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U2 For GM



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In his New York Times column on Sunday, Bono, the lead singer for the rock group U2, lists ten ideas that “might make the next 10 years more interesting, healthy or civil.”  One that struck my eye was his push for the “return of the automobile as a sexual object.” At least he’s not asking us to inflate our tires.

Bono crows:

How is it that the country that made us all fall in love with the automobile has failed, with only a few exceptions, to produce a single family sedan with the style and humor and grace of the cars produced in the ’40s, ’50s and ’60s? Put aside the question of whether those models were male (as in longer, lower and wider, Dr. Freud) or female (as in fender skirts, curvy belt lines and, of course, headlights). Either way, they all had sex appeal. (In Ireland in the ’70s, it was the E-Type Jag that made sense of puberty.) Today, however, we have the mundanity of our marriage to the minivan and the S.U.V. and long-term relationships with midsize cars that are, forgive me, a little heavy in the rear cargo hold.

Bono’s remedy, unfortunately, is as sexy as my first beater:

[The] Obama administration — while it still holds the keys to the big automakers — ought to put some style fascists into the mix: the genius of Marc Newson … Steve Jobs and Jonny Ive from Apple … Frank Gehry, the architect, and Jeff Koons, the artist.

Forget the Apple guys. Obama already has an iGMAC. And forget about the other artistes, too. The president would promise us a Chevy Gehry and we’d end up with ‘Corvette by Shepard Fairey’. And though Bono is right to urge the Big Three to think big, and top-down, that doesn’t mean they need top-down bureaucracy to speed up sales. The rock star misses the point: The Obama administration shouldn’t be holding the keys. The president may think he can play God from Washington, but he’ll never be Harley Earl.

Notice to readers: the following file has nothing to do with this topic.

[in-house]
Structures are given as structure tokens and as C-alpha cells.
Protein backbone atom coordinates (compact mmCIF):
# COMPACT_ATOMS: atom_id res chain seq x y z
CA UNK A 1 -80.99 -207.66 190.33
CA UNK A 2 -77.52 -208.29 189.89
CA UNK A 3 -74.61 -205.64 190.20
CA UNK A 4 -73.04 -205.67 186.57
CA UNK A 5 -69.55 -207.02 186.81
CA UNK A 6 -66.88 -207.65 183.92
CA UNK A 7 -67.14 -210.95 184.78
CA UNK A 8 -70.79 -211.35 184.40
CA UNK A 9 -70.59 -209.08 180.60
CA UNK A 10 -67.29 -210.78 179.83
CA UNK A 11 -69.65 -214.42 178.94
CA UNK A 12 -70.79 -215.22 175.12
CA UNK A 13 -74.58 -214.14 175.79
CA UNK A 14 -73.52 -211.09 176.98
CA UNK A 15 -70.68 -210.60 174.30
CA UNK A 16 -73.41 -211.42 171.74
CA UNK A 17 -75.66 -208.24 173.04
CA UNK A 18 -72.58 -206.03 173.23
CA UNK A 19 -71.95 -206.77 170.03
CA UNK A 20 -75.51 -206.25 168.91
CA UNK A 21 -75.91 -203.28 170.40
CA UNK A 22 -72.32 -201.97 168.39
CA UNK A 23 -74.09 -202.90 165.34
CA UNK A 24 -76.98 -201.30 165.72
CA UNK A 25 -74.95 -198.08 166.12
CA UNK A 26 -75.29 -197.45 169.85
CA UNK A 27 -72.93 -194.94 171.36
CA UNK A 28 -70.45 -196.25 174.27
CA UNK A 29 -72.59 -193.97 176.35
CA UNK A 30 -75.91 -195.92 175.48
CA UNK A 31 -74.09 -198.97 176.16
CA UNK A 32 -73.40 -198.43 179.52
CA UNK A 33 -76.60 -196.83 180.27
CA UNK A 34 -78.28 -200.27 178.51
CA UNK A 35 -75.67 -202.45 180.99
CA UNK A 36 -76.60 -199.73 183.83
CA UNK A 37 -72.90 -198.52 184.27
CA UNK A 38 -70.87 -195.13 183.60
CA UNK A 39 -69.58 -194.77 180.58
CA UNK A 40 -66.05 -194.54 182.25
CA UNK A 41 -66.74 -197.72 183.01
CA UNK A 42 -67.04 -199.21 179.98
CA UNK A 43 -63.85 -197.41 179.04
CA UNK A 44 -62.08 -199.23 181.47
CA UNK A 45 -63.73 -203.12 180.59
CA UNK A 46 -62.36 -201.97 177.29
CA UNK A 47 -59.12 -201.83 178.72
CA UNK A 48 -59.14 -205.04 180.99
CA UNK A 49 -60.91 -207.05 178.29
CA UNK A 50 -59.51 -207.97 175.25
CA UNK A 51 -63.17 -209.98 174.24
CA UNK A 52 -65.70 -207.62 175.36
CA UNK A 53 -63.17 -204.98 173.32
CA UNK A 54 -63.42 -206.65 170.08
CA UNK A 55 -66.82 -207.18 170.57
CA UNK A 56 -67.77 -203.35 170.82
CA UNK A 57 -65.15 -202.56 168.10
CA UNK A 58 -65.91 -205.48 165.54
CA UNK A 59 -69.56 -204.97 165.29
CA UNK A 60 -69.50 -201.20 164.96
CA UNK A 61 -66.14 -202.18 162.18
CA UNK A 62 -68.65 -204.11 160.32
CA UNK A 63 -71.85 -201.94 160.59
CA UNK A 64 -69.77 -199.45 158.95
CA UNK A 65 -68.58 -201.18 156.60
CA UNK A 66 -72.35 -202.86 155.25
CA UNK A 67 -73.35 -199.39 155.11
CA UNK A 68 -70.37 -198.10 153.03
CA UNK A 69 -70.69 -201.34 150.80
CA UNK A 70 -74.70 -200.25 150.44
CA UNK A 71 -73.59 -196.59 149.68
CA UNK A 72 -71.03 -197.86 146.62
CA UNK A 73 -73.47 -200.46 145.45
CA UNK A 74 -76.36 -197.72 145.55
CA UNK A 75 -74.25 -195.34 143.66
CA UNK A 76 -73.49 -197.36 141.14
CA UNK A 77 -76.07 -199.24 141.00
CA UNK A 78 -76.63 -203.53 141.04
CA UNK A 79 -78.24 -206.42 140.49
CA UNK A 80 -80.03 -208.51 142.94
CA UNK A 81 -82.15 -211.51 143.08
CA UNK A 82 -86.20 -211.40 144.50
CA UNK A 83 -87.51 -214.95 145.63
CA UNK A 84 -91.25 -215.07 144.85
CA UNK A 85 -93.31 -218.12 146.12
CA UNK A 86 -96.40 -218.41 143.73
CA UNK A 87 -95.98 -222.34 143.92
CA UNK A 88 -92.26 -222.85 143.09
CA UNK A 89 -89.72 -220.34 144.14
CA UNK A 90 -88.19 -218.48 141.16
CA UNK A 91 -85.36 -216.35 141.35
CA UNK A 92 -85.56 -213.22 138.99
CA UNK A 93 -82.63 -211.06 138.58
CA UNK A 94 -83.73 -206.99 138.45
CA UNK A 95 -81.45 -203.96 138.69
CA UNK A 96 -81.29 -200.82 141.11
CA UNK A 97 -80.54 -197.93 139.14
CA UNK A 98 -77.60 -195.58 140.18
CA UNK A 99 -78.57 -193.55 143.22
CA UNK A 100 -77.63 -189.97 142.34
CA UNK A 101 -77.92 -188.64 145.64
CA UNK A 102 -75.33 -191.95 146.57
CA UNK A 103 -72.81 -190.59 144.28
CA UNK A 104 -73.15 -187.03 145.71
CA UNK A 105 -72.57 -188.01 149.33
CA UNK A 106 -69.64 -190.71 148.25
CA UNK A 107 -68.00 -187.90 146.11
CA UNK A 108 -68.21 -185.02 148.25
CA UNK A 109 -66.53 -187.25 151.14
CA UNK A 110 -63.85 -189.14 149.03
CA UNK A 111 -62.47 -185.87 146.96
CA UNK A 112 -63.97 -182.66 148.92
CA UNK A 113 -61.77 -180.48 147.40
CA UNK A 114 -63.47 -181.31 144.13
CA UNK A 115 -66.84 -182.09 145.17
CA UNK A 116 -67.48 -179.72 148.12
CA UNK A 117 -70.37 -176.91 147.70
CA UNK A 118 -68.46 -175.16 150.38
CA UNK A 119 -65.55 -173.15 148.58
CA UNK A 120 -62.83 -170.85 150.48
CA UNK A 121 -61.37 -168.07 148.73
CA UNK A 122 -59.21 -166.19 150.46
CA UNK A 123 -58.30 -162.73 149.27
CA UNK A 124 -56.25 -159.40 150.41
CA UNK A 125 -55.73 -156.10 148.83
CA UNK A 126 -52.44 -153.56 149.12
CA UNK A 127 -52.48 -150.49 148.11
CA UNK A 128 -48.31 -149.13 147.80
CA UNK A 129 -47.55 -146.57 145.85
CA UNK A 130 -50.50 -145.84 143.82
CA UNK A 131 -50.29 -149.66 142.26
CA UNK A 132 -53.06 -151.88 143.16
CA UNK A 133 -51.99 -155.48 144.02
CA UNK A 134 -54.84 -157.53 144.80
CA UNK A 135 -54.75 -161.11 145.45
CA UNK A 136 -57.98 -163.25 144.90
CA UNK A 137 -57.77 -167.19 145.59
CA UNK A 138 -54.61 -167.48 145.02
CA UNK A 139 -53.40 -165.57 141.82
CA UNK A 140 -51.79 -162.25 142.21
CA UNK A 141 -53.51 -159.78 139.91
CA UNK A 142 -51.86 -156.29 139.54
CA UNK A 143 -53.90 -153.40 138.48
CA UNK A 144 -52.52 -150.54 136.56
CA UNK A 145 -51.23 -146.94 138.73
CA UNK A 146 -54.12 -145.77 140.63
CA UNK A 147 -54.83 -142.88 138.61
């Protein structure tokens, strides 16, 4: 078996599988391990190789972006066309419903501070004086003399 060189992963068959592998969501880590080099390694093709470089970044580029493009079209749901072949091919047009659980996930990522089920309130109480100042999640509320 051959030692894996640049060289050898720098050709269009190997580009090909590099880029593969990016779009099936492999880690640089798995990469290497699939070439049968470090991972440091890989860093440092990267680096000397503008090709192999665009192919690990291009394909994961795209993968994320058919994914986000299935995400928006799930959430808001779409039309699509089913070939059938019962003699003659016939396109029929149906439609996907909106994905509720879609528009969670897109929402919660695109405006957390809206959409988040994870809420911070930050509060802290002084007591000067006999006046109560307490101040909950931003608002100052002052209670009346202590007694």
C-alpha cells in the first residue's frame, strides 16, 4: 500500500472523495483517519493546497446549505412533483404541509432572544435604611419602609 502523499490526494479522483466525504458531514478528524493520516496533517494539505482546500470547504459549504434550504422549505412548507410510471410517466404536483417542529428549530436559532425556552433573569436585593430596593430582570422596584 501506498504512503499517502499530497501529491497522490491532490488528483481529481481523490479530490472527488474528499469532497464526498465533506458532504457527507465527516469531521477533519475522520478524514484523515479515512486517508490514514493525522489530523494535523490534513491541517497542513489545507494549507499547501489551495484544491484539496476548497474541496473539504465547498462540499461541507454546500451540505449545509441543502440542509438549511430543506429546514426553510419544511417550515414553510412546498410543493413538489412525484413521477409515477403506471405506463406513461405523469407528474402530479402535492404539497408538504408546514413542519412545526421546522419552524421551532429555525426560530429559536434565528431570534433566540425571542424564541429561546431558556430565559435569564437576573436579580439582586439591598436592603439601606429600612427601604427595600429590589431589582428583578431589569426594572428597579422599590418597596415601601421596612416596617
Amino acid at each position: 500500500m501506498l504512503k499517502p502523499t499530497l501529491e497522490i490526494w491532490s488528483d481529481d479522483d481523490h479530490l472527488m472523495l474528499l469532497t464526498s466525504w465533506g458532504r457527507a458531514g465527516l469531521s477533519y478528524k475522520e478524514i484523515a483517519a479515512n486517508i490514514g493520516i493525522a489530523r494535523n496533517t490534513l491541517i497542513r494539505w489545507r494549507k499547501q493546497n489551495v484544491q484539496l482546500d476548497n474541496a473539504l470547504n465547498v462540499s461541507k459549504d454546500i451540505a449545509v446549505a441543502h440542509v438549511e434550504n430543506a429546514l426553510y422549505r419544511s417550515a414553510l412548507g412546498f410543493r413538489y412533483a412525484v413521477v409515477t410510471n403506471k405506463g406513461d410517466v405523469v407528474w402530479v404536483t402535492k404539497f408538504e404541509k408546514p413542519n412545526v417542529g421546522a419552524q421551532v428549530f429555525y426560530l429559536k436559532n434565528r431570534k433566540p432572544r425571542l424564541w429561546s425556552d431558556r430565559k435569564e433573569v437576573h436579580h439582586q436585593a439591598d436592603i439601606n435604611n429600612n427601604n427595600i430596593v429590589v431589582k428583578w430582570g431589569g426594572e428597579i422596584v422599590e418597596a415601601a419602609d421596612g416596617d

Next week, as any car enthusiast will tell you, the Big Show opens: The 103rd annual North American International Auto Show in Detroit. The show’s sex factor will be as exciting as an Edsel, writes Paul Ingrassia:

Since last year’s show, General Motors and Chrysler have gone in and out of bankruptcy. GM is mostly owned by the government, and Chrysler is being run by Fiat. Toyota has announced its first loss in nearly 60 years and the largest car recall ever.

GM’s once-venerable Pontiac, Saturn and Saab brands will be absent from this year’s show. Pontiac and Saturn are dead, victims of downsizing that has slashed GM to four brands from eight. Only a flicker of hope remains for Saab. The efforts of two tiny European car companies to buy it have fallen through, although GM says it’s open to further negotiations. China’s Beijing Automotive, meanwhile, has bought engineering rights to a couple Saab models. Will they live on as Sino-Saabs?

Speaking of Sino-Saabs and Edsels, I’m reminded of what the Wall Street Journal’s Steve Moore wrote this past spring, after he heard that the Camaro was being reintroduced:

If GM makes a comeback, it will be thanks not to the green dream battery-operated Volt (which is already becoming the new Edsel) but to cars people want to drive . . . It’s the first bullish sign for the big three auto makers that a classic like the Camaro is making a comeback, though the folks in Washington will complain that a gas guzzler like this is a menace to the planet. Now that the politicians are running the auto companies, we’re likely to see Detroit rolling out small, unremarkable “green” cars that get good gas mileage but don’t go fast, don’t look cool and don’t make your pulse race.

If there’s anyone who can make America’s pulse race with panache (see Miller, John J.), it’s Bono. How about President Obama gives back those keys, and, perhaps, gives Bono a shot at sexing up those rear-cargo holds? Talk about Detroit Rock City.



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